‘Calving’ on 650m-wide glacier front creates massive icebergs

The calving, believed to have happened in the early hours of Saturday, 23 February, saw the entire 650m-wide face of the Tasman Glacier, located in Aoraki/Mount Cook National Park, break away into the lake. The ice broke into around 20 huge icebergs, including one which Glacier Explorers operations manager, Bede Ward describes as the largest they have ever seen.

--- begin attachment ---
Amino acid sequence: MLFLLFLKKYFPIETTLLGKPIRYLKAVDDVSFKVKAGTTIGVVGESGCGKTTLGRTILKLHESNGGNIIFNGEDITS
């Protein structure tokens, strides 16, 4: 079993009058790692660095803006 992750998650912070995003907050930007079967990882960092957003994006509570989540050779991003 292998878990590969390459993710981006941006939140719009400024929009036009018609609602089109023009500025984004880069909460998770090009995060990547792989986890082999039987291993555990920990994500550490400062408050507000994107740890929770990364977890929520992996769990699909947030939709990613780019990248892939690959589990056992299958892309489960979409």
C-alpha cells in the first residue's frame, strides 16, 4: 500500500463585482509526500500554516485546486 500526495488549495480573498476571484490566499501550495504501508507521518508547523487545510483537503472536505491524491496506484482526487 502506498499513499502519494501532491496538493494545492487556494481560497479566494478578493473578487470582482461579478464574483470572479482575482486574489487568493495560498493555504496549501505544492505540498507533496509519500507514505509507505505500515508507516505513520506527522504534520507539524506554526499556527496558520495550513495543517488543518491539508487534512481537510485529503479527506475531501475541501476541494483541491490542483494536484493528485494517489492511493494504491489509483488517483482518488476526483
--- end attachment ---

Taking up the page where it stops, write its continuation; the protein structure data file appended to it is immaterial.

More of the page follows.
"The last major calving we had was just over a year ago and was estimated at 30 million tonnes of ice braking off the glacier," he says. "This is much, much larger. This iceberg surpasses the largest, single iceberg (nicknamed Taniwha) we've ever had on the lake by quite a lot.

"The sheer walls of this iceberg reach 40 to 50 metres in height above the waterline, and would almost certainly be 200 to 250 metres beneath the water line. That's simply enormous."

Glacier Explorers trips depart seven times a day, leaving every hour and a half. Bookings are essential.

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